Quarterly report pursuant to Section 13 or 15(d)

Description of Business and Summary of Significant Accounting Policies (Policies)

Description of Business and Summary of Significant Accounting Policies (Policies)
9 Months Ended
Sep. 30, 2023
Organization, Consolidation and Presentation of Financial Statements [Abstract]  
Basis of Presentation and Principles of Consolidation
Basis of Presentation and Principles of Consolidation
The accompanying unaudited interim condensed consolidated financial statements have been prepared in accordance with accounting principles generally accepted in the United States (“U.S. GAAP”) for interim financial information and Article 10 of Regulation S-X. Accordingly, they do not include all of the information and footnotes required by U.S. GAAP for complete financial statements. Management’s opinion is that all adjustments (consisting of normal accruals) considered necessary for a fair presentation have been included. Operating results for the three and nine months ended September 30, 2023 are not necessarily indicative of the results that may be expected for the fiscal year ending December 31, 2023. These financial statements should be read in conjunction with the Company’s consolidated financial statements and accompanying notes included in the Company’s Annual Report on Form 10-K for the year ended December 31, 2022.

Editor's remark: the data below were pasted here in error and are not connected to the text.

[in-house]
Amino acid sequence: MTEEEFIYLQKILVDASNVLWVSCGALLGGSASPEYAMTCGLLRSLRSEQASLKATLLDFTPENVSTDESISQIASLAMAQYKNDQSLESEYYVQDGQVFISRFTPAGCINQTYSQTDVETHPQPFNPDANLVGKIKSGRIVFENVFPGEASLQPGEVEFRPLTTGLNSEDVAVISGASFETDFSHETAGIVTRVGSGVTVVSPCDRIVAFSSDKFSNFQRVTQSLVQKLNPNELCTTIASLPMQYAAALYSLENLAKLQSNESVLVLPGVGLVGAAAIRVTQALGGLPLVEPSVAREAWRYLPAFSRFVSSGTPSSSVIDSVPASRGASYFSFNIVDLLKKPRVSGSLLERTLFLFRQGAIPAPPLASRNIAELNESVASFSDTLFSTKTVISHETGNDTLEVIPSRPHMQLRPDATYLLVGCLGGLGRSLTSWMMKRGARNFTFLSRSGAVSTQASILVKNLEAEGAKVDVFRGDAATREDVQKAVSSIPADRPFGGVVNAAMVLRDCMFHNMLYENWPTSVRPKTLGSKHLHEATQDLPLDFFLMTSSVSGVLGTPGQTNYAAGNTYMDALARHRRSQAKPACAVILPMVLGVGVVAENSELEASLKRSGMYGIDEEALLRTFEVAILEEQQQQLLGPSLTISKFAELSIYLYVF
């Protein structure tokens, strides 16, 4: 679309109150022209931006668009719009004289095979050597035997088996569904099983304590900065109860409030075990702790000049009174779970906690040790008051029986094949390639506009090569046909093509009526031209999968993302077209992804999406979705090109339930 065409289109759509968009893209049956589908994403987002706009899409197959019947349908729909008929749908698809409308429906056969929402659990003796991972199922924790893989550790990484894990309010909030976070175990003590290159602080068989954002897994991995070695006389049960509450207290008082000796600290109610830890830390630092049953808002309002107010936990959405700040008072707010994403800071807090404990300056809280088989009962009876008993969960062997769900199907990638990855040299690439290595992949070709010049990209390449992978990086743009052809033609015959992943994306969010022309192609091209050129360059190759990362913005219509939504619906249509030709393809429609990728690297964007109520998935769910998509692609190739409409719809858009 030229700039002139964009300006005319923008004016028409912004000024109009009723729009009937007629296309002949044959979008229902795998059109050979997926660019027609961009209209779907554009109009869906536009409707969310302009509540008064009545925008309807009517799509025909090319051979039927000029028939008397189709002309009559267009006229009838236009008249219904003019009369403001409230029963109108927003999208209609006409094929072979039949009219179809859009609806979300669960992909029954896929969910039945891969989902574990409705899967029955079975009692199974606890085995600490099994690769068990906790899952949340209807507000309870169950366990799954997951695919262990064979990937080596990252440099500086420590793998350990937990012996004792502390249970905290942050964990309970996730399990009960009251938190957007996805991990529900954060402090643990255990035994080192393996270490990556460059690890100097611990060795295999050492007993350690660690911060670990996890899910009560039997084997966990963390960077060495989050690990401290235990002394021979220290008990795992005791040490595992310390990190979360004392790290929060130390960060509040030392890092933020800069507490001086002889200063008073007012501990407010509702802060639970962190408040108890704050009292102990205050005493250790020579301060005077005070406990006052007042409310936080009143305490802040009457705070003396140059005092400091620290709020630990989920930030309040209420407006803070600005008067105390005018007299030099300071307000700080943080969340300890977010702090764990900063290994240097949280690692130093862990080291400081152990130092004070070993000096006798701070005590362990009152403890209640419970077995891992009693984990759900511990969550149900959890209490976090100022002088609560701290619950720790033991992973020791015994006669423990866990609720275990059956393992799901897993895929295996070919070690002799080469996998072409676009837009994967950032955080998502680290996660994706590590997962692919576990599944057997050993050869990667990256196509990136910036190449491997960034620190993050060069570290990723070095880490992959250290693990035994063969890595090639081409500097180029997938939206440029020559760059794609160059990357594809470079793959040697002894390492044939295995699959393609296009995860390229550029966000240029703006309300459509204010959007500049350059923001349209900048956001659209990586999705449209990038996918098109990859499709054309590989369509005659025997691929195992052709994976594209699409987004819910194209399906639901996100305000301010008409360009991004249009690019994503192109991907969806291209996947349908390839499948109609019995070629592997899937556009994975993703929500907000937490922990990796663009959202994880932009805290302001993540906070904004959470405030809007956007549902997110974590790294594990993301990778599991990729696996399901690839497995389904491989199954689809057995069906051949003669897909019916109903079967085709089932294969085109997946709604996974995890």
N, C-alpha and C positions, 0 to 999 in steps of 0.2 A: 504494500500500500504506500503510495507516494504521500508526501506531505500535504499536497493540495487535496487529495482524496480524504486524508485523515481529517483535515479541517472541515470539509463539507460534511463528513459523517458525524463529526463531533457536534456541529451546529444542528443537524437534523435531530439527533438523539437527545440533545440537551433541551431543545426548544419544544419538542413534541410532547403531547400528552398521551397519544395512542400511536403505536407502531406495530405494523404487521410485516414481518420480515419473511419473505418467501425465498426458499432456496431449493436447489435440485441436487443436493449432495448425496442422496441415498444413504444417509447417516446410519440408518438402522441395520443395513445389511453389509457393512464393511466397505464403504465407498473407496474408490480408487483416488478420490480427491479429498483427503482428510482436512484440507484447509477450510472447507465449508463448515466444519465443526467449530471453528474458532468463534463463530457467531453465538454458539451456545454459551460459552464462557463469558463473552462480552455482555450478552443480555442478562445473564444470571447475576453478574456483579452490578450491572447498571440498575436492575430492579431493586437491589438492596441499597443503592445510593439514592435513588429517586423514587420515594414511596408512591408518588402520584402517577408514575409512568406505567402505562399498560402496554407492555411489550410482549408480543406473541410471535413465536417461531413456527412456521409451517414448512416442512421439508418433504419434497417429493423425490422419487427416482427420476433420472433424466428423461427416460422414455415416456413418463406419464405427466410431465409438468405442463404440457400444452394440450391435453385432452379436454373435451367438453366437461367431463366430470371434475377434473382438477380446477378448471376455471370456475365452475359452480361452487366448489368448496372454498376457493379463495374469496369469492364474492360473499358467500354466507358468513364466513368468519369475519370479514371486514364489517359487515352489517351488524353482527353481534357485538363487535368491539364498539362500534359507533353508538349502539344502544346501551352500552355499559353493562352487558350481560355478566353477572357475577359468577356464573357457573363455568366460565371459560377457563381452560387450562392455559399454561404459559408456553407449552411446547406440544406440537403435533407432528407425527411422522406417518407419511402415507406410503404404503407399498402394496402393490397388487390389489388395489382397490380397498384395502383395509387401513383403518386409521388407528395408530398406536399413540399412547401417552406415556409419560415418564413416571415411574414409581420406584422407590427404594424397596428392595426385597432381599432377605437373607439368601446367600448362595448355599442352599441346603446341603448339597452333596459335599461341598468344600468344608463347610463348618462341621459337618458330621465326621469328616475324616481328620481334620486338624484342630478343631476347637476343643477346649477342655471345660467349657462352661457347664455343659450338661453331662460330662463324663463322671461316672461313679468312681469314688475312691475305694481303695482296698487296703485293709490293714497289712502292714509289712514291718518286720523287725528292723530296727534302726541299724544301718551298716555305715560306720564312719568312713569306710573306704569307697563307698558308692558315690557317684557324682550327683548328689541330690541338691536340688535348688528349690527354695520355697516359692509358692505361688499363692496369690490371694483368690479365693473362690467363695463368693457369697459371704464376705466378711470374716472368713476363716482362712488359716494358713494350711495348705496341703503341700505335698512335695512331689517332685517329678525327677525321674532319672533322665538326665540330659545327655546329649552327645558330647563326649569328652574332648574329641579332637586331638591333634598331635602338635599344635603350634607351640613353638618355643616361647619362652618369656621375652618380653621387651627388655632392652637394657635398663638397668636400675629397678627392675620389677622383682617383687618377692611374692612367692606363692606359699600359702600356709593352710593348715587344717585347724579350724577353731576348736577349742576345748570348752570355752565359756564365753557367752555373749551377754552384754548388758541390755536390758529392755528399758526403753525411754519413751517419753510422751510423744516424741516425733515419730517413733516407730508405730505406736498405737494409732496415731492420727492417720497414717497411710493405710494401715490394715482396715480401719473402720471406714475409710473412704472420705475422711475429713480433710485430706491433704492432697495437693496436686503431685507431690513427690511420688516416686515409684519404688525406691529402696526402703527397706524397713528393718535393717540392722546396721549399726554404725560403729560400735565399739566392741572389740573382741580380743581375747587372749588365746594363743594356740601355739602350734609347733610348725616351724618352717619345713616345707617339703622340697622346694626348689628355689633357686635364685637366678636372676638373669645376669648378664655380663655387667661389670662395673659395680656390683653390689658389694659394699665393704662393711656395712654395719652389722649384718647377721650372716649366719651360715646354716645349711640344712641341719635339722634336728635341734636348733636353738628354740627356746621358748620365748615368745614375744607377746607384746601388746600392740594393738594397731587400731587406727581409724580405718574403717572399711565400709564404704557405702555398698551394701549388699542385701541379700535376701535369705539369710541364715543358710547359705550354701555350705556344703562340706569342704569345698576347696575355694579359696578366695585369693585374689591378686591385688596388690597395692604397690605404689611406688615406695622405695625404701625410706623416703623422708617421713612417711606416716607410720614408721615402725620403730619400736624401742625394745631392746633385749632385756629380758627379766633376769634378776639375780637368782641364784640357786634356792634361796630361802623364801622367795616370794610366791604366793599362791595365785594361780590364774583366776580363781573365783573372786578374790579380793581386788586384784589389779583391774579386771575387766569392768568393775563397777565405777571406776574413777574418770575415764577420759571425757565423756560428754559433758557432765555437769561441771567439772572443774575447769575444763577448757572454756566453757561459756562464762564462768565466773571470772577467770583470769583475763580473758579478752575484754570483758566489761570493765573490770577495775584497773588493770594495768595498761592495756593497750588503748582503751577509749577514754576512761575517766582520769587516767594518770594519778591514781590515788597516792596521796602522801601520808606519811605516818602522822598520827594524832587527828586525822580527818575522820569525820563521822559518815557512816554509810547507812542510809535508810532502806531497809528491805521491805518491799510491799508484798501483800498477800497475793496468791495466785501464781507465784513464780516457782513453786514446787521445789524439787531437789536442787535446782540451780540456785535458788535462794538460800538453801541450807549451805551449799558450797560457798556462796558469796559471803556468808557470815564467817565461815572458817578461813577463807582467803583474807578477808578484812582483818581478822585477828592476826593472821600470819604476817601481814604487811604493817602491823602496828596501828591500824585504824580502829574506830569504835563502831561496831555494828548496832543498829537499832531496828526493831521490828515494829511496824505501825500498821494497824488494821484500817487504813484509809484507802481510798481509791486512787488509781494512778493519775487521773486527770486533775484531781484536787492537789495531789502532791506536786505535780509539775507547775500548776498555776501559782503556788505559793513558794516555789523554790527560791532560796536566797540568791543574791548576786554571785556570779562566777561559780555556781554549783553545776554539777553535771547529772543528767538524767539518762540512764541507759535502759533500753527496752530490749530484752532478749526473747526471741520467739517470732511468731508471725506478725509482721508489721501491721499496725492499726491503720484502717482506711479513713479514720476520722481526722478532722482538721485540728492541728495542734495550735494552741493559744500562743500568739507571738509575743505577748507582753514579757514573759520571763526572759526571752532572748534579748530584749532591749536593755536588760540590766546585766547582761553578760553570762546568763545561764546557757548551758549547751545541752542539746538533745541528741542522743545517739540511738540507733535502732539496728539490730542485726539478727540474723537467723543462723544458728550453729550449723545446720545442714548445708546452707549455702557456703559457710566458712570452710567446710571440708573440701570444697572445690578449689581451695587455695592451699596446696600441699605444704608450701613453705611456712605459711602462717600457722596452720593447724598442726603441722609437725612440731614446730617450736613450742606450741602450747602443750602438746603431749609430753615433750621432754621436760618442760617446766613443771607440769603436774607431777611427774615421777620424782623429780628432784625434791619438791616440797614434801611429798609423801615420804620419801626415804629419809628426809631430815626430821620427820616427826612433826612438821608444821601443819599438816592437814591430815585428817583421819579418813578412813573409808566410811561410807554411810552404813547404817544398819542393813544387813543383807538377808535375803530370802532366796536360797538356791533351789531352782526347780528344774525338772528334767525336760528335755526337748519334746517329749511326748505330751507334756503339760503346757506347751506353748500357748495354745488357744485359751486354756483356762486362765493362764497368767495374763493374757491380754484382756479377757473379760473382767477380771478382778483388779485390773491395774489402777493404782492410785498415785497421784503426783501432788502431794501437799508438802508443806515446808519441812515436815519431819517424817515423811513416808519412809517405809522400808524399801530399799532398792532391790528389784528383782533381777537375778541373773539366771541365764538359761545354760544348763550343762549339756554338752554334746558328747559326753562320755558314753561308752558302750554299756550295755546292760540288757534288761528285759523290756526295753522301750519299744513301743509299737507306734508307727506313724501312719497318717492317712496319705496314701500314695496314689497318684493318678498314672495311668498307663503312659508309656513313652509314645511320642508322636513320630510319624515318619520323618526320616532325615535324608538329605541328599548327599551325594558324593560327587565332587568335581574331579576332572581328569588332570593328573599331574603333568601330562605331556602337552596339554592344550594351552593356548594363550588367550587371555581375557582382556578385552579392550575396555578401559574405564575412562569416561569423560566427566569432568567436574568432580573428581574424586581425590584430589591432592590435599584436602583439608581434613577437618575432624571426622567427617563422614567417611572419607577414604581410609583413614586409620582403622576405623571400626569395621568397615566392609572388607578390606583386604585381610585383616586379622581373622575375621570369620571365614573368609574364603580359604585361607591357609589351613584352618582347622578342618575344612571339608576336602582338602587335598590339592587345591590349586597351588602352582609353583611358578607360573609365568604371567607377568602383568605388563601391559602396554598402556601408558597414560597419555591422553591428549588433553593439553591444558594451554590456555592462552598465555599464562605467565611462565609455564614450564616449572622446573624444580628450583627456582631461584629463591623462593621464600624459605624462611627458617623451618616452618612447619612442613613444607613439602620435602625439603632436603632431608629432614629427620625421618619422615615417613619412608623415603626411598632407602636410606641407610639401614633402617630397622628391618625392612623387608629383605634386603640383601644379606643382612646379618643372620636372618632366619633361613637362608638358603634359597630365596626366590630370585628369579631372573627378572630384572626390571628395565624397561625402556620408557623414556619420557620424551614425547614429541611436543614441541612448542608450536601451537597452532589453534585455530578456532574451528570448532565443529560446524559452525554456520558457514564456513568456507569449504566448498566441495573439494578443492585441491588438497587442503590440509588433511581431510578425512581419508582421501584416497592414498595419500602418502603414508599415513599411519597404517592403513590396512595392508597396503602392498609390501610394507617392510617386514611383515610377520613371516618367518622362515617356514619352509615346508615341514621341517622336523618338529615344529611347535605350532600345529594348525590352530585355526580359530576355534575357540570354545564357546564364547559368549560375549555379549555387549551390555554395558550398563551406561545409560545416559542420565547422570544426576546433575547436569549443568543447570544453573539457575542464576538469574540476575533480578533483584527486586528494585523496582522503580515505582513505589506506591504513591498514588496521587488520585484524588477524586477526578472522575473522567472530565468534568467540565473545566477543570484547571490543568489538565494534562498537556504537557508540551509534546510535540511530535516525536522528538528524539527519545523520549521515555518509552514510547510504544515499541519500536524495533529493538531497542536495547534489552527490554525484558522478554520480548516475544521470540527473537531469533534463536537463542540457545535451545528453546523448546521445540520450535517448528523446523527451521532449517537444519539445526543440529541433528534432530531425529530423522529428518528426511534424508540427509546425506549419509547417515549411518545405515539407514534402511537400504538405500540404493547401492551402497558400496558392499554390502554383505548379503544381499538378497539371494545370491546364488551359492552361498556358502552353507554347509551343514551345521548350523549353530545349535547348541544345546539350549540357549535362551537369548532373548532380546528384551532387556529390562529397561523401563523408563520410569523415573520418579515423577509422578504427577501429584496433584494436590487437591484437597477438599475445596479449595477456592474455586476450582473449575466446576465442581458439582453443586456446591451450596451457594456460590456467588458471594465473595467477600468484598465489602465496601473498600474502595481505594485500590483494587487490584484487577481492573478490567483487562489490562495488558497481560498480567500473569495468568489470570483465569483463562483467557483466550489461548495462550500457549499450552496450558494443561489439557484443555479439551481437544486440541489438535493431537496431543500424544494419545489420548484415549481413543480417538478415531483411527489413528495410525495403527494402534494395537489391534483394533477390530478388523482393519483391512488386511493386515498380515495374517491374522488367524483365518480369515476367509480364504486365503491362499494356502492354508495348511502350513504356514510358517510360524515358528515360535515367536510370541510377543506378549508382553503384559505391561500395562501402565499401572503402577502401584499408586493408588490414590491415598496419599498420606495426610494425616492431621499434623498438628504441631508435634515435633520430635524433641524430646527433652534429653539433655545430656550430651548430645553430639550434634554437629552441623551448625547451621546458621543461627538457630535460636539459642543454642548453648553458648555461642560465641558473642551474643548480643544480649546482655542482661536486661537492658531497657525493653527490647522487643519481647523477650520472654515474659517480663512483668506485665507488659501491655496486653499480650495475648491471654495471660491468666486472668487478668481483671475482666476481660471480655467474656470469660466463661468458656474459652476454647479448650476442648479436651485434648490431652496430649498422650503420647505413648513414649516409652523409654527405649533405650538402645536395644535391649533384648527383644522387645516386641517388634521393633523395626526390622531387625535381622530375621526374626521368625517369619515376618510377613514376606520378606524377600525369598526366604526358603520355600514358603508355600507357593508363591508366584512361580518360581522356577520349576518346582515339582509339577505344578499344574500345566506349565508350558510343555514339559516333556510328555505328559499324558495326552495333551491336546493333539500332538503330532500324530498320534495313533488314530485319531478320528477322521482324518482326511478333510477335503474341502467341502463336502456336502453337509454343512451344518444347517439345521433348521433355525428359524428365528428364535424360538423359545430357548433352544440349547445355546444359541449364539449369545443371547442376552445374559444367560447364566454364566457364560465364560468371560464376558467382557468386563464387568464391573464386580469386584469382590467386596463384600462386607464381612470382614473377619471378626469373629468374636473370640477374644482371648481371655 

Short-Term Investments
Short-Term Investments
Held-to-Maturity Securities
The Company's investments in held-to-maturity securities consist of investment grade U.S. Treasury obligations with maturity dates of less than 365 days. The Company has the ability and intention to hold these securities until maturity. Accordingly, these securities are recorded in the Company's unaudited interim condensed consolidated balance sheet at amortized cost and interest is recorded within interest income on the Company's unaudited interim condensed consolidated statement of operations.Other Short-Term InvestmentsOther short-term investments consist of highly-liquid investments available for sale. Other short-term investments consisted of an available-for-sale, traded, debt securities fund, which is recorded at fair value with unrealized gains and losses reported, net of tax, in “Accumulated other comprehensive income (loss)”, unless unrealized losses are determined to be unrecoverable. Realized gains and losses on the sale of securities are determined by specific identification. The Company considers all available-for-sale securities as available to support current operational liquidity needs and, therefore, classifies all securities as current assets within short-term investments on the Company’s unaudited interim condensed consolidated balance sheets. These other short-term investments are excluded from disclosure under “fair value of financial instruments” due to the net asset value practical expedient.